DT: I am ridiculously eclectic. If you were to go in my car and listen to what I have in there, people would be like, who is this girl? I listen to everything from dubstep to the big DJs that are out there today to heavy stuff like old school Alice In Chains to Tool to songs that you would never ever think that a little country girl likes. I do listen to country as well, but sometimes when you are in a genre, you need a little bit of a break. If I were 24/7 country, I think it would wear off or it would get kind of annoying at some point. You need that cleansing in between for the palate just to regroup.
Is there an overall lyrical theme for the album?
DT: Originally, we were going to take songs that I previously wrote and redo them. When I sat down, it just came through me. It was almost like I was possessed in some weird way. All these songs were just coming out so easily. We said, let’s just go with it and not break the train. So, the whole album was written for the album. There is definitely a theme. I think the theme and what I have been pouring out through the music is just strength, perseverance, never giving up and not trying to conform to what others think you should be.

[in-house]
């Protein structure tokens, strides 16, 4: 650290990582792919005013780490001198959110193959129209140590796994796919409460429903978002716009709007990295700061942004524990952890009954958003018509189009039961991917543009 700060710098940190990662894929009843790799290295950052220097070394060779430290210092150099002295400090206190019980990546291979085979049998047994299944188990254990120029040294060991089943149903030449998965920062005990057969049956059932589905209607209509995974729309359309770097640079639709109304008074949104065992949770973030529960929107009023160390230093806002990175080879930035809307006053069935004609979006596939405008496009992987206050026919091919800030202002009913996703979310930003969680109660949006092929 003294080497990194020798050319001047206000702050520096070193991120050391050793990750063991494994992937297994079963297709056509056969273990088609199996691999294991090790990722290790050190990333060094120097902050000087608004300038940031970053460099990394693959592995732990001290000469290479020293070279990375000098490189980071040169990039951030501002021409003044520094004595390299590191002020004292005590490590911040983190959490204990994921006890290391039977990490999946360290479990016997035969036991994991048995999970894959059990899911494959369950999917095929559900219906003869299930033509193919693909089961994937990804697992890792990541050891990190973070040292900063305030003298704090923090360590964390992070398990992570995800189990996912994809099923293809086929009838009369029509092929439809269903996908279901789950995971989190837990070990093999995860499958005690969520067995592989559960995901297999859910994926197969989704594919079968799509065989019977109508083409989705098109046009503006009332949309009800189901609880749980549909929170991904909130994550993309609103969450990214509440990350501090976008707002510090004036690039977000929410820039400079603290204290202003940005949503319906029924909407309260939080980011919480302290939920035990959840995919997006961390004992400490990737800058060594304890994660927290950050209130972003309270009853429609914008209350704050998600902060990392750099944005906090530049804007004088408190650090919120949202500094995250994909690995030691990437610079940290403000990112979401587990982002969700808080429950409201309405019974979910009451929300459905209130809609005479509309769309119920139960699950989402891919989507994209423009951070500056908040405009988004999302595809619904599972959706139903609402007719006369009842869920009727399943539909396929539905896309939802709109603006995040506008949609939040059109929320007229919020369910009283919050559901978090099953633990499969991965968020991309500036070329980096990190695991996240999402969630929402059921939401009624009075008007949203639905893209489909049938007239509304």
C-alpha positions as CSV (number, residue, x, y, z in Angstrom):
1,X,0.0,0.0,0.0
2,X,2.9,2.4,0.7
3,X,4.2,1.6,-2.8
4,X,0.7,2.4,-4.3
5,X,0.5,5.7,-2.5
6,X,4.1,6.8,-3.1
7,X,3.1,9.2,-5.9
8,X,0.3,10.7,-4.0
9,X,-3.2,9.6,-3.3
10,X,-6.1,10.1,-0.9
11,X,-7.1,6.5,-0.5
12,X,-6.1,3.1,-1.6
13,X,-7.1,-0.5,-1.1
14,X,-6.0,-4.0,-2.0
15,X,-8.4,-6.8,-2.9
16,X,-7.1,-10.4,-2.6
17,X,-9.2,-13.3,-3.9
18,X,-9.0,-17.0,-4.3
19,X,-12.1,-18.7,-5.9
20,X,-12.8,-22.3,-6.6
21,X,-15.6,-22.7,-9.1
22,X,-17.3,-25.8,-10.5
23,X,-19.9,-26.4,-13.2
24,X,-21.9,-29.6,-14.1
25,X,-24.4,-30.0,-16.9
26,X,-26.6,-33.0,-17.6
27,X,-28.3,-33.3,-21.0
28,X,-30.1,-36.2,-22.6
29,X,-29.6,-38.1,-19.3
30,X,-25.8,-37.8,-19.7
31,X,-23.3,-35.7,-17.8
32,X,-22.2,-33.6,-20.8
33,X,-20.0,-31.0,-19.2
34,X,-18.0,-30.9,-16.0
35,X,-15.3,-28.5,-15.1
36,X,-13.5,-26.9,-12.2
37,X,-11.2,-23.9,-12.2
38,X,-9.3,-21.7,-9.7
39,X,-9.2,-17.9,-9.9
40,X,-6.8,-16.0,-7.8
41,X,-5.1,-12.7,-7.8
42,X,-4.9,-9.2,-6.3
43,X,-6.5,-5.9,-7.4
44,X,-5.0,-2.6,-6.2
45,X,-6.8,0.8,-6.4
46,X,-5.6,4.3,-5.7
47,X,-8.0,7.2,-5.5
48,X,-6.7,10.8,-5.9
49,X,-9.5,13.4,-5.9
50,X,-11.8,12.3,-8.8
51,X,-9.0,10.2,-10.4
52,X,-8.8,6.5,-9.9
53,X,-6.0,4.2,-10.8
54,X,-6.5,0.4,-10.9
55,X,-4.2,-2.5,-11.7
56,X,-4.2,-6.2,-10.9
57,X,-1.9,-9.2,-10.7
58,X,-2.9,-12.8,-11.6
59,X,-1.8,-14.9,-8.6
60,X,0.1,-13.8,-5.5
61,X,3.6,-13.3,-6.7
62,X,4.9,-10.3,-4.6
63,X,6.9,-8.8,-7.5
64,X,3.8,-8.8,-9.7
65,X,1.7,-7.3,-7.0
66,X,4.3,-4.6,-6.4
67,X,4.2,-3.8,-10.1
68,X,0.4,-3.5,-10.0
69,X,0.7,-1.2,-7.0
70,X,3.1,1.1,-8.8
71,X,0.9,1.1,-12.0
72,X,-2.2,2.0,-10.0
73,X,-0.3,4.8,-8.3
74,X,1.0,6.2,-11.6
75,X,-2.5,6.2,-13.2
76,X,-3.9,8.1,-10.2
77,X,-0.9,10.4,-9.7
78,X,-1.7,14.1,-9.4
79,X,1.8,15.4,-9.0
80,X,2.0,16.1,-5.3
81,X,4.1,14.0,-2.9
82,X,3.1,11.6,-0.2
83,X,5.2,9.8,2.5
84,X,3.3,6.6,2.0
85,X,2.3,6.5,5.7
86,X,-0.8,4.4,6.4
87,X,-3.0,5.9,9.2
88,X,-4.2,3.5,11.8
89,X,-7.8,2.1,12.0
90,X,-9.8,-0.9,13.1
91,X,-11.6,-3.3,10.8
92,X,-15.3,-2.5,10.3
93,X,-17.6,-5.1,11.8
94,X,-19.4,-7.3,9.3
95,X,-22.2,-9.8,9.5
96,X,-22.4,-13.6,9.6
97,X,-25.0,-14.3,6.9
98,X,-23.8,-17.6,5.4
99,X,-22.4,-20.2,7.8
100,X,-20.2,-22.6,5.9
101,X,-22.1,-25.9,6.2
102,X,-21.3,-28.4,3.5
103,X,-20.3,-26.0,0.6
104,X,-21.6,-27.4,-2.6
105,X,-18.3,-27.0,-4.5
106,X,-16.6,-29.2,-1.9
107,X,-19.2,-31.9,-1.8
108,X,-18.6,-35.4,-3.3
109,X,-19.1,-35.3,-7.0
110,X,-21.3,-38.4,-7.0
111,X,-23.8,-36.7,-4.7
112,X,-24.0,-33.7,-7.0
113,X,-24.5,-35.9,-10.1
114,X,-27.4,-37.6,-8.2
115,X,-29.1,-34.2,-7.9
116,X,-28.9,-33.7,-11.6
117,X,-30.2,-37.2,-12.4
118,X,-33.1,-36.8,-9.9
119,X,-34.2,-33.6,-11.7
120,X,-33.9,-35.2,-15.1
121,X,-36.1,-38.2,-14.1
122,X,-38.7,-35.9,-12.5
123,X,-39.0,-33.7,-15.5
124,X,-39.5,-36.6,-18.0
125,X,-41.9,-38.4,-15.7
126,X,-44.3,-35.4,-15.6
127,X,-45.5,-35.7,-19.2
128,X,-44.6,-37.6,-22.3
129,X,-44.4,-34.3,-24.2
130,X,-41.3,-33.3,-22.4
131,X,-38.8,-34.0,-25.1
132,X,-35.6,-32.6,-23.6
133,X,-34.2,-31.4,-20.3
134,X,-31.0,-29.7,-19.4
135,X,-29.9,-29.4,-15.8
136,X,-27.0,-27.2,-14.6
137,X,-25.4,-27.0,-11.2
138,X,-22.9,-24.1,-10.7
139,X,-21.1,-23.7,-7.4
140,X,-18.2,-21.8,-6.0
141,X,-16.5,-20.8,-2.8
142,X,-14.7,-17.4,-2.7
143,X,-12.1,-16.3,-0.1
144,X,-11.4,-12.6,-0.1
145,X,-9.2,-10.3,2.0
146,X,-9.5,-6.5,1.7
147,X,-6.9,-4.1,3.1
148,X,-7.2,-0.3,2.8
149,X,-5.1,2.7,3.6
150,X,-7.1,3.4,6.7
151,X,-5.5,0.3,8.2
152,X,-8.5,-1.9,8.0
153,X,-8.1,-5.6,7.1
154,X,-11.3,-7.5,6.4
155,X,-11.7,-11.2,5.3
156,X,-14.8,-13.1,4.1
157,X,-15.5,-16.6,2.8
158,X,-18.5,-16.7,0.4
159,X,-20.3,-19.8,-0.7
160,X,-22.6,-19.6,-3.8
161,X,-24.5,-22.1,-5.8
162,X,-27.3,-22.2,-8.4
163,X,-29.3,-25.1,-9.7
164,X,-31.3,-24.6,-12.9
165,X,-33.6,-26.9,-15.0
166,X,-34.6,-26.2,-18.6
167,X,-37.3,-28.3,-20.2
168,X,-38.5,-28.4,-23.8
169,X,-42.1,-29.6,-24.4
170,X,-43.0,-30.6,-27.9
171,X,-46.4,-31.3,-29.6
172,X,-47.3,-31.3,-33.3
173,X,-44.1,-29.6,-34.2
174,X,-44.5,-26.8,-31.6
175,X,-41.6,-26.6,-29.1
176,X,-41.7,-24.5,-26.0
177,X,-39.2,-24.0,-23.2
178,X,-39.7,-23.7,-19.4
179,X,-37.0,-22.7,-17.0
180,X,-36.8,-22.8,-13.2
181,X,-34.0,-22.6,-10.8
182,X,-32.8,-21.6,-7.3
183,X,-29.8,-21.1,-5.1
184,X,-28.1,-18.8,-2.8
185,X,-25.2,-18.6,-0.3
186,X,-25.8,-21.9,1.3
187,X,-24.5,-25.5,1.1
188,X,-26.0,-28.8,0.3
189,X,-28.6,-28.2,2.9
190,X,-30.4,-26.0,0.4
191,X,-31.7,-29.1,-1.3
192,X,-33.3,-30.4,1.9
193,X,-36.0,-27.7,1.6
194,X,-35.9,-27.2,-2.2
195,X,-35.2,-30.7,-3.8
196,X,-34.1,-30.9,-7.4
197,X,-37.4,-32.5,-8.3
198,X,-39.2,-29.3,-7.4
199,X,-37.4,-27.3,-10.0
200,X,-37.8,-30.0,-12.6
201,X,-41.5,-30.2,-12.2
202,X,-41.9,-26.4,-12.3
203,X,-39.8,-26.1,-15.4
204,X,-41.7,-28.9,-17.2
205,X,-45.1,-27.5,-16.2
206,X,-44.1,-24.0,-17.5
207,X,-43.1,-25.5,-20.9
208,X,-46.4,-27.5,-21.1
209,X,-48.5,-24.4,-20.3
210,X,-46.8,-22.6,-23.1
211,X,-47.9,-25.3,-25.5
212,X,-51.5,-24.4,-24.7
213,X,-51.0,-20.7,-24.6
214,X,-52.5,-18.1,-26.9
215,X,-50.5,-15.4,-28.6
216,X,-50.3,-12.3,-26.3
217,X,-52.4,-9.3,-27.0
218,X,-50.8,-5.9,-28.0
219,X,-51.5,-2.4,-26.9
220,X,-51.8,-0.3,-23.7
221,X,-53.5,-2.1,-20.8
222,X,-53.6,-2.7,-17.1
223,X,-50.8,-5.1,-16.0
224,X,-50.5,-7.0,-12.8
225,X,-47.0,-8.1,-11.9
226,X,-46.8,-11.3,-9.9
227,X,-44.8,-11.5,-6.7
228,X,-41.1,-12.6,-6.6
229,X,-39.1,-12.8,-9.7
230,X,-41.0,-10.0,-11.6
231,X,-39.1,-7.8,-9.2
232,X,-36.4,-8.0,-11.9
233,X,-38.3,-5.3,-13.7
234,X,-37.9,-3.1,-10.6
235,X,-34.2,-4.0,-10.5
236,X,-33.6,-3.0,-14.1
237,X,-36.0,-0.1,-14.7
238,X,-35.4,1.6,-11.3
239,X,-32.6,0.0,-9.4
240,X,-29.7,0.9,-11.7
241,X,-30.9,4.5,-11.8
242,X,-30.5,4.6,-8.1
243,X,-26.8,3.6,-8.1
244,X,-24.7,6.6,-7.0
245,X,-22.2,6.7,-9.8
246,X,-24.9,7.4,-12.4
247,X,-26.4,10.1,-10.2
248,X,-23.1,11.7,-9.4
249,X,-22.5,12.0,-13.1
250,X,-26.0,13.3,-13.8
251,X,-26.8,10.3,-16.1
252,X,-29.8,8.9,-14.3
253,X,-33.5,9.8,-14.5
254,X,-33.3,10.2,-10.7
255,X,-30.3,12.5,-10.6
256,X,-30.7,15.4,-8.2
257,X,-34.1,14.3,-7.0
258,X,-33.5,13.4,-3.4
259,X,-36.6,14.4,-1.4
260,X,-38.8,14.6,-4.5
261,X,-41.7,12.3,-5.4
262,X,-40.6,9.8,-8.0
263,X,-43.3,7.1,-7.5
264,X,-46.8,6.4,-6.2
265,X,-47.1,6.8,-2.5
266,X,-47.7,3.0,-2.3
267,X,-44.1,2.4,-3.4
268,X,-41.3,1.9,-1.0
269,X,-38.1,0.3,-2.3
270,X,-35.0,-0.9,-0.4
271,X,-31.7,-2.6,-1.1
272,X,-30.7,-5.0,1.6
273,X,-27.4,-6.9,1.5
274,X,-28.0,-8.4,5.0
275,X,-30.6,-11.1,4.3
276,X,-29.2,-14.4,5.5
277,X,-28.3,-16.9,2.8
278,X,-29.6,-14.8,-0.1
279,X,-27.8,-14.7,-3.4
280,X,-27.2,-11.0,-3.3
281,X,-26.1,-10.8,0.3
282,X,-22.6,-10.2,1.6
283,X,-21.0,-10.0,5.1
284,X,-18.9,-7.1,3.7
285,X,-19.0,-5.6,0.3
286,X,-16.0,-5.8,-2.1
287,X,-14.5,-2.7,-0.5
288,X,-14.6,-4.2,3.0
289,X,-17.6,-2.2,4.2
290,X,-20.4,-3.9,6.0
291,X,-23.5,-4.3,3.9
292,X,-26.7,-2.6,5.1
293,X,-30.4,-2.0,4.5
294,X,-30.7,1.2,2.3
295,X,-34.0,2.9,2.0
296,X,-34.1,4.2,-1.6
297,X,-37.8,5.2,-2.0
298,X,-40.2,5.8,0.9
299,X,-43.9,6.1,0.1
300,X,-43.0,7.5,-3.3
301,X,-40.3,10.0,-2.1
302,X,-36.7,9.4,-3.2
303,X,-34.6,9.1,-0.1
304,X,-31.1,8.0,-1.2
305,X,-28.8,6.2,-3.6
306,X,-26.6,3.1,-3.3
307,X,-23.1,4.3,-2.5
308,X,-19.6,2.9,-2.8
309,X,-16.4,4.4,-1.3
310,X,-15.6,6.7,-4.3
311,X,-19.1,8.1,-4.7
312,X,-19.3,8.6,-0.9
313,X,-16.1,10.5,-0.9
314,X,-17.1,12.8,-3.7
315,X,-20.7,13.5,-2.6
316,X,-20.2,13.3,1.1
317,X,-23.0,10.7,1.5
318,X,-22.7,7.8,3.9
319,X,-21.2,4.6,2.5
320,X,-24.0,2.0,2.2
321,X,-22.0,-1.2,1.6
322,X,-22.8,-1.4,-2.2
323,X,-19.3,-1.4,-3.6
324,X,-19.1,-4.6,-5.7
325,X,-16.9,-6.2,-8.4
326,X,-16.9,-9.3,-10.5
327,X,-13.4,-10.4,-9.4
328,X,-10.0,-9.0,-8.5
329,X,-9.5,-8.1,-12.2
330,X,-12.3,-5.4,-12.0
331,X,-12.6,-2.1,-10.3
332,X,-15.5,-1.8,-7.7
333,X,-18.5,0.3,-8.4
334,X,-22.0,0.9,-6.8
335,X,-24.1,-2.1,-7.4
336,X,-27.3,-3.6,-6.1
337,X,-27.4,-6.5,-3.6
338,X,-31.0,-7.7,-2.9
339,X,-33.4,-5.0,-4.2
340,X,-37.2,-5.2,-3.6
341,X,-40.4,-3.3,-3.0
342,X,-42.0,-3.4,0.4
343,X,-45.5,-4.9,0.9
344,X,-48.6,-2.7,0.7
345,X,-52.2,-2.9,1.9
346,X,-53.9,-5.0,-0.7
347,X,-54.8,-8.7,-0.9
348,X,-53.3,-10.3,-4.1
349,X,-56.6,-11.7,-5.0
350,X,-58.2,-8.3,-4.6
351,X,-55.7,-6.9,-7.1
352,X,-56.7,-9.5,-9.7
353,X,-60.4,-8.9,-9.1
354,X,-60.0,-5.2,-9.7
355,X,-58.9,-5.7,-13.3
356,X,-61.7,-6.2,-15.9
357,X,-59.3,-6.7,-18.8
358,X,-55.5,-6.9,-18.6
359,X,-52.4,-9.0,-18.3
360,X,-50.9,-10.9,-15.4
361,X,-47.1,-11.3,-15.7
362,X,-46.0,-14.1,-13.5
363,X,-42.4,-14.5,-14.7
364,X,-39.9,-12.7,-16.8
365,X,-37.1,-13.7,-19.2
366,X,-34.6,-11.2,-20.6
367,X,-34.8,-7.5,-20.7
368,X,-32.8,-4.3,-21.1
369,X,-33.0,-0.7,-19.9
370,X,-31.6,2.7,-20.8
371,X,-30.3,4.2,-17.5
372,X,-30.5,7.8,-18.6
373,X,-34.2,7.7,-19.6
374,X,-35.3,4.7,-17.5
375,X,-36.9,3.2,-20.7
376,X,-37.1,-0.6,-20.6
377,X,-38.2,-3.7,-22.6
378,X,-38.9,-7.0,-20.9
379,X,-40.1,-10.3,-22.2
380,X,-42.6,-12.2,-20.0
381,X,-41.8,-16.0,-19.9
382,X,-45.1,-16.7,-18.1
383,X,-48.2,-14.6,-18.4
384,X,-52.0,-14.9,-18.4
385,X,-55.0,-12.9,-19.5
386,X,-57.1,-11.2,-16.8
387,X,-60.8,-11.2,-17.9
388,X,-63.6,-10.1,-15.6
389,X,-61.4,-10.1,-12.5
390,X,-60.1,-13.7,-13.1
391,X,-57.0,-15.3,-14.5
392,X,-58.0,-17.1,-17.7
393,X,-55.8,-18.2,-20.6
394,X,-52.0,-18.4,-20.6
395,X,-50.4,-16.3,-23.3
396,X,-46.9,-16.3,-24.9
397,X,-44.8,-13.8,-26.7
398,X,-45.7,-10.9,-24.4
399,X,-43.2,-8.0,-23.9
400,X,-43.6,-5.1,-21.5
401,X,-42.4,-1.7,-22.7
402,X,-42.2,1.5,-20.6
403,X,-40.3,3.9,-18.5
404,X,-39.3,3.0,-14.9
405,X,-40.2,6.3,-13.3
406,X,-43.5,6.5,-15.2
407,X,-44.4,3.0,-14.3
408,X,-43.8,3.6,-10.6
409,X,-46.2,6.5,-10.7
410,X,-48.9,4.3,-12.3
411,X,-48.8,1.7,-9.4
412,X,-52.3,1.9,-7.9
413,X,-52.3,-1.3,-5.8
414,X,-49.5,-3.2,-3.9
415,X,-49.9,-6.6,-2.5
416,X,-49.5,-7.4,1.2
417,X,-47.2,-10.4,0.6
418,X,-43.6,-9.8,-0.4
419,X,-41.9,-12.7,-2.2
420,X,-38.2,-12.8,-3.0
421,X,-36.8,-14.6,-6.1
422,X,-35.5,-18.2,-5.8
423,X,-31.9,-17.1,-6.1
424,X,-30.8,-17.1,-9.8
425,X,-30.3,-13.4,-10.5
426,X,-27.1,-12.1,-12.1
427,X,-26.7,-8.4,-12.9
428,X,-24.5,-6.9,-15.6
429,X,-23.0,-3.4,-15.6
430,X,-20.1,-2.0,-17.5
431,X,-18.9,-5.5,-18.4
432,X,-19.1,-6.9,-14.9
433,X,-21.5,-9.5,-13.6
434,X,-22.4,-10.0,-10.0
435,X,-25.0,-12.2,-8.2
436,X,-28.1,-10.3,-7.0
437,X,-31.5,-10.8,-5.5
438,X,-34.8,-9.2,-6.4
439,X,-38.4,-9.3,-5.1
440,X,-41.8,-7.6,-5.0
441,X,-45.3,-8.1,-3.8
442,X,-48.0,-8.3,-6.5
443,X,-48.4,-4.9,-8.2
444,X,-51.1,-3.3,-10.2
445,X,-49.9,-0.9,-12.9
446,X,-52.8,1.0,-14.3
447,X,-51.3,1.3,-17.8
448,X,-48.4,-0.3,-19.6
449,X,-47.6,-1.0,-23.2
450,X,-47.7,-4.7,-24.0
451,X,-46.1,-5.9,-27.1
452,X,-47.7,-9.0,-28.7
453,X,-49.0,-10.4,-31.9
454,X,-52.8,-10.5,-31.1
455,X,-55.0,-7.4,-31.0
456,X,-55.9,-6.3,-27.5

Do you have a favorite track off the album?
DT: It is hard to pick. When you write them all, each one has a moment of your life. After I listened to the whole production over and over again, there are still songs, where I get little goosebumps. “Heartbeat” has always done that for me. “Judgment Day” and “Another Rainy Night In Memphis” have always done that for me too.
How was it shooting the music video for “Judgment Day”?
DT: I love that part of my career. To mix up doing music with acting and to be on set with fabulous directors, producers, costars and extras was amazing. We became a family so quick. It was a two-day, full day shoot and we did it on location in various places in Los Angeles. It takes an army, not just one person, to build something. It really takes a whole village; it was incredible! I would do it all time, 24/7, if I could. I wish I could do it for every song.
Do you already know the next single you are doing a video for?